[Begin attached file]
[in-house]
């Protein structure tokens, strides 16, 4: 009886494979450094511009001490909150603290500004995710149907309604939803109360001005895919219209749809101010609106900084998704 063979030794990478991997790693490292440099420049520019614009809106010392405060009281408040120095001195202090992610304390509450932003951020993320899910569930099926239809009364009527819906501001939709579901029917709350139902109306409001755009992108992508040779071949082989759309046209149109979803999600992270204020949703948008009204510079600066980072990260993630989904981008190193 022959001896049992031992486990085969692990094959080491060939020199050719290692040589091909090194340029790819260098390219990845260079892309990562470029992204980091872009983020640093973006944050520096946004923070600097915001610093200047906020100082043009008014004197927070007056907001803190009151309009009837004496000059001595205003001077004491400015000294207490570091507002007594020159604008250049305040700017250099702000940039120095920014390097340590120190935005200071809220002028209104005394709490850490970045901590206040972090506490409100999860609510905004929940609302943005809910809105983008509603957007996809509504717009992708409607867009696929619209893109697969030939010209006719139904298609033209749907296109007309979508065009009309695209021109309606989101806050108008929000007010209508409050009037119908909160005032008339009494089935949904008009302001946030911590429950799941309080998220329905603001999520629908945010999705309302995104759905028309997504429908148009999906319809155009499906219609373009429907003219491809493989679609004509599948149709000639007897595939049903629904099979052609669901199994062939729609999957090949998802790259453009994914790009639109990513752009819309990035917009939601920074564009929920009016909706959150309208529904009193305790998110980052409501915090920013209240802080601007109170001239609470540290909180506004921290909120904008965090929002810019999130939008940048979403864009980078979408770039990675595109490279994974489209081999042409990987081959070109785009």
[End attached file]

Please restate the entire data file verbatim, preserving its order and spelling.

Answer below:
[in-house]
């Protein structure tokens, strides 16, 4: 009886494979450094511009001490909150603290500004995710149907309604939803109360001005895919219209749809101010609106900084998704 063979030794990478991997790693490292440099420049520019614009809106010392405060009281408040120095001195202090992610304390509450932003951020993320899910569930099926239809009364009527819906501001939709579901029917709350139902109306409001755009992108992508040779071949082989759309046209149109979803999600992270204020949703948008009204510079600066980072990260993630989904981008190193 022959001896049992031992486990085969692990094959080491060939020199050719290692040589091909090194340029790819260098390219990845260079892309990562470029992204980091872009983020640093973006944050520096946004923070600097915001610093200047906020100082043009008014004197927070007056907001803190009151309009009837004496000059001595205003001077004491400015000294207490570091507002007594020159604008250049305040700017250099702000940039120095920014390097340590120190935005200071809220002028209104005394709490850490970045901590206040972090506490409100999860609510905004929940609302943005809910809105983008509603957007996809509504717009992708409607867009696929619209893109697969030939010209006719139904298609033209749907296109007309979508065009009309695209021109309606989101806050108008929000007010209508409050009037119908909160005032008339009494089935949904008009302001946030911590429950799941309080998220329905603001999520629908945010999705309302995104759905028309997504429908148009999906319809155009499906219609373009429907003219491809493989679609004509599948149709000639007897595939049903629904099979052609669901199994062939729609999957090949998802790259453009994914790009639109990513752009819309990035917009939601920074564009929920009016909706959150309208529904009193305790998110980052409501915090920013209240802080601007109170001239609470540290909180506004921290909120904008965090929002810019999130939008940048979403864009980078979408770039990675595109490279994974489209081999042409990987081959070109785009």